Maybe some day we'll look back on the role of the manager in our organizations and laugh. Such a quaint trend. Kind of like having The Clapper in every room of your house, or wearing multiple Swatch watches, or working out to Richard Simmons videos. Each seemed really helpful at the time, but... Read more
When Michael Young coined the word in 1958, he never thought that meritocracy would be idealized 50-some year later. Young's book, The Rise of the Meritocracy, was a satirical glimpse of what the future would look like if Britain continued down the road of ranking individuals with standardized... Read more
I've been toying around with a new hypothesis. Here it is: Formality in business is dying. Now I am not talking about Blue Jeans Friday and Bring Your Pet to Work Day all of the sudden cropping up everywhere. I've seen very formally-run businesses where people showed up in jeans with their dogs or... Read more
Of all of the people talking or writing about the future of business right now, no one has more street cred than Gary Hamel.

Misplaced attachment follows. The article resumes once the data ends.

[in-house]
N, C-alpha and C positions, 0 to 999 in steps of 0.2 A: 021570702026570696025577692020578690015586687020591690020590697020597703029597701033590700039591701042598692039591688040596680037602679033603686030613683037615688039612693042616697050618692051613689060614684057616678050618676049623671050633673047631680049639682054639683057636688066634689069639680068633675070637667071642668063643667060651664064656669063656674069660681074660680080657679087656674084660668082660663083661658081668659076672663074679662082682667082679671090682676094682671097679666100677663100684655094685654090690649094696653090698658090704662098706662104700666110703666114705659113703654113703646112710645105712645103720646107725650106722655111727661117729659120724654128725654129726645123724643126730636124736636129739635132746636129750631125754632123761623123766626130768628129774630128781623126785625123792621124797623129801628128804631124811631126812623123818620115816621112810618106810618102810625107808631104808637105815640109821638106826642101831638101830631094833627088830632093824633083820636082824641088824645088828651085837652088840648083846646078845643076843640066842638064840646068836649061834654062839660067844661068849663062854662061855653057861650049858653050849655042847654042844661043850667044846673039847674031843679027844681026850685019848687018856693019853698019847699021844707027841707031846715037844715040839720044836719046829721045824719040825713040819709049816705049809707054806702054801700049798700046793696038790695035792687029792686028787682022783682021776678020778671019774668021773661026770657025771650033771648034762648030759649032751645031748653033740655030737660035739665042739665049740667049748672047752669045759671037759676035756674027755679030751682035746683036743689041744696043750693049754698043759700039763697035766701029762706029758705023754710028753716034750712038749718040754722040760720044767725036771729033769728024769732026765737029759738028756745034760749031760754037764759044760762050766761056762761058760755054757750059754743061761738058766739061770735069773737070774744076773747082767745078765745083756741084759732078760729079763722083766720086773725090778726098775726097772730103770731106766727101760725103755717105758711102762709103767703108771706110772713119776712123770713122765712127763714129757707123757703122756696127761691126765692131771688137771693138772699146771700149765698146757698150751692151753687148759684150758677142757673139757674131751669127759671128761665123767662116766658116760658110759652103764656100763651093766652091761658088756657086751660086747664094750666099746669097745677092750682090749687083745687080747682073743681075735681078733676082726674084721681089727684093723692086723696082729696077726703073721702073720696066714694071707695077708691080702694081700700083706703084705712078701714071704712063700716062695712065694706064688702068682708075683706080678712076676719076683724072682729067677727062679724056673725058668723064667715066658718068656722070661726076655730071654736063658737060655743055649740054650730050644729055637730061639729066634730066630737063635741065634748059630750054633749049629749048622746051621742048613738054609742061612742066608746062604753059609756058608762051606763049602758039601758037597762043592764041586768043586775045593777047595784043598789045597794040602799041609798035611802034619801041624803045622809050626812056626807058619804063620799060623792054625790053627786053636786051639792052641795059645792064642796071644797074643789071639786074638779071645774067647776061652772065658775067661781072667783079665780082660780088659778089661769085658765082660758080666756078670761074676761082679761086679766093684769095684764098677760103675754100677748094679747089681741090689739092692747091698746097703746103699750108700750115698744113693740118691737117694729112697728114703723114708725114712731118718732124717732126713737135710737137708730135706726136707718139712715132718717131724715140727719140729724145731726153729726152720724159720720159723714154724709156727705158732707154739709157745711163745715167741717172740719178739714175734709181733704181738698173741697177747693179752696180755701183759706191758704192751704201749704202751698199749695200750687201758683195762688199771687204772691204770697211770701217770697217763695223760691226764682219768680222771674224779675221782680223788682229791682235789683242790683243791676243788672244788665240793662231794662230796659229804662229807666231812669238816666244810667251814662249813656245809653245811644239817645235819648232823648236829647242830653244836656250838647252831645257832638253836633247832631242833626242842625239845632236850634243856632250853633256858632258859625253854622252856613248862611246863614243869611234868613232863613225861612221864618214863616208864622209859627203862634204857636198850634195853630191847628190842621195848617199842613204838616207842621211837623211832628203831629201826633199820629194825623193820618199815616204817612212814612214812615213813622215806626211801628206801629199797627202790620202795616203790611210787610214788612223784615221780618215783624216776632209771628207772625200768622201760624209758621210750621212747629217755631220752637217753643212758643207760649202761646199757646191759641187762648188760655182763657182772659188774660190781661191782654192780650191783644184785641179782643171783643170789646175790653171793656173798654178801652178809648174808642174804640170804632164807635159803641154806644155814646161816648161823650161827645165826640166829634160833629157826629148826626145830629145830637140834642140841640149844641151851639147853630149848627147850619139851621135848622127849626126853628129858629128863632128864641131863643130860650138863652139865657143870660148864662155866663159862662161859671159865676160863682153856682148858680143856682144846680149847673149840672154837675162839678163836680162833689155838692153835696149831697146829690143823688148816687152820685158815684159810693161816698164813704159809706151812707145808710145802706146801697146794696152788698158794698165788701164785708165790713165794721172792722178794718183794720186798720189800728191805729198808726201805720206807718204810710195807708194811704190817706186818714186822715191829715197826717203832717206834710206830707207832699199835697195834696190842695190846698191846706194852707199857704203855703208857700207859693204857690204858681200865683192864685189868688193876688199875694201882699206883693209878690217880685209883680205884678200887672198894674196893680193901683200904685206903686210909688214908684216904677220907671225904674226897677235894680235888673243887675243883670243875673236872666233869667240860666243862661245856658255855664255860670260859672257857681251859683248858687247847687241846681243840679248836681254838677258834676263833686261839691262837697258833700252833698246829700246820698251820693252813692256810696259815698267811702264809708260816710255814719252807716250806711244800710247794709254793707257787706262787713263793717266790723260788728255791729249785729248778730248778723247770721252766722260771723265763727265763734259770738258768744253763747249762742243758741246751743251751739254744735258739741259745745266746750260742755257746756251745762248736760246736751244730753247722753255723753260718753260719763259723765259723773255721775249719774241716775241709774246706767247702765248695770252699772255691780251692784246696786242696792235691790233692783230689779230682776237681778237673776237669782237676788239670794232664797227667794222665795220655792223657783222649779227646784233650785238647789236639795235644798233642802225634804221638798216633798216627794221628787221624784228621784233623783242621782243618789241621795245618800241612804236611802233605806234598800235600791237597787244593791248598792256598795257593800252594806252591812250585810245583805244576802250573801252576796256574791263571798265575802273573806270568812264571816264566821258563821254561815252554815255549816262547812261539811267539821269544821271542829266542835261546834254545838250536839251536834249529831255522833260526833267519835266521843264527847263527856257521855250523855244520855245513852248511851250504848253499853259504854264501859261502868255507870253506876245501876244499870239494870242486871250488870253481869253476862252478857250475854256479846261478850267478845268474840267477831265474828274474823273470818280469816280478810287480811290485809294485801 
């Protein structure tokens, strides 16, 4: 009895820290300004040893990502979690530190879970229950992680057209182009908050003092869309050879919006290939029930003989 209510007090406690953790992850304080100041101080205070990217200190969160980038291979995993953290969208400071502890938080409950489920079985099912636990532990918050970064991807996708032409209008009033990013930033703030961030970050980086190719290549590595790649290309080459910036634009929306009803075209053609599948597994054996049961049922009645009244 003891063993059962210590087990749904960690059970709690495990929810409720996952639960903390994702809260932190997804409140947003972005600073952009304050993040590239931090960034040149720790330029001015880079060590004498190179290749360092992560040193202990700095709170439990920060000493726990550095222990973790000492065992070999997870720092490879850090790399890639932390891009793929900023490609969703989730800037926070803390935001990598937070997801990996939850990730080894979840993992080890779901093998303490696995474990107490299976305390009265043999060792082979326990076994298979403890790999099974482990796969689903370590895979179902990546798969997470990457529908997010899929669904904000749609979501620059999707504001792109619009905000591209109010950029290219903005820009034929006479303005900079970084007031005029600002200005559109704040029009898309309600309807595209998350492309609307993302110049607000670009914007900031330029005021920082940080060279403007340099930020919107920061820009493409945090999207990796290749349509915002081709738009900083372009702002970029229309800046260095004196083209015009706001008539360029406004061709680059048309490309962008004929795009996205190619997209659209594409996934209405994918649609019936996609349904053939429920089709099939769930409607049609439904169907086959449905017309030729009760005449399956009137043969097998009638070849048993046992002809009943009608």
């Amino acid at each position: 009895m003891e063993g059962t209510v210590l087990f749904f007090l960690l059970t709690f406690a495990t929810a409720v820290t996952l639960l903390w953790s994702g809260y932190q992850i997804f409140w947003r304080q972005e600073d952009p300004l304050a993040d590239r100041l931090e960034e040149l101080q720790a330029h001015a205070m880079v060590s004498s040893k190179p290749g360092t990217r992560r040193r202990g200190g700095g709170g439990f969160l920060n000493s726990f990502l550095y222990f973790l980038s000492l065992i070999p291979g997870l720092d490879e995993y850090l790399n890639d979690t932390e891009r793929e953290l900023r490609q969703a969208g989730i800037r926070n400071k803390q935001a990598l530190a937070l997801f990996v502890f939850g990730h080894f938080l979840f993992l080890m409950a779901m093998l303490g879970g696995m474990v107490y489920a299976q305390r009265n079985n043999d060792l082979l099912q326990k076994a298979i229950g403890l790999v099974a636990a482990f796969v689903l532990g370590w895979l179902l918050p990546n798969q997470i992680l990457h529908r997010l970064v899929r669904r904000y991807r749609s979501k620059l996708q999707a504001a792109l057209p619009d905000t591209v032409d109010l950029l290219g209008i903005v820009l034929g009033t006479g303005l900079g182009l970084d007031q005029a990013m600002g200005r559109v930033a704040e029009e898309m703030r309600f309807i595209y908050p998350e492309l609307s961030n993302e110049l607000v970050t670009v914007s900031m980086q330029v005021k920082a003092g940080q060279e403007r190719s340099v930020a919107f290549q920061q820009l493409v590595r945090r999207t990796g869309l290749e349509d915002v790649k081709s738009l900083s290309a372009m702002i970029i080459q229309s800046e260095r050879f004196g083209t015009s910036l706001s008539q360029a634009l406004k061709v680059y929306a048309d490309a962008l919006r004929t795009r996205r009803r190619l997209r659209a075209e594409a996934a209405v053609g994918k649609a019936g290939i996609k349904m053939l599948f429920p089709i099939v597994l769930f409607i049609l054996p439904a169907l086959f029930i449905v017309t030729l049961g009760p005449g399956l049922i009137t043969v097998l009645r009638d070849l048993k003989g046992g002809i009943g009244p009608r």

The world of work has changed, but in many ways the model of motivation hasn’t. Are the traditional rewards of today’s organizations up to the challenge of motivating people to complete creative, complex tasks in creative ways? And can the open source way offer inspiration?
Prior to your academic career, you worked for 18 years within companies like IBM and Nortel, so you've had ample opportunity to observe from different perspectives the evolution toward “openness” in business. How is management coping with the shift toward open principles like meritocracy and open... Read more
My colleague John Adams, reporting from the World Business Forum in New York, wrote on Twitter that during his speech, management guru Gary Hamel called open source one of the greatest management innovations of the 21st century (coverage of Gary's speech here and here).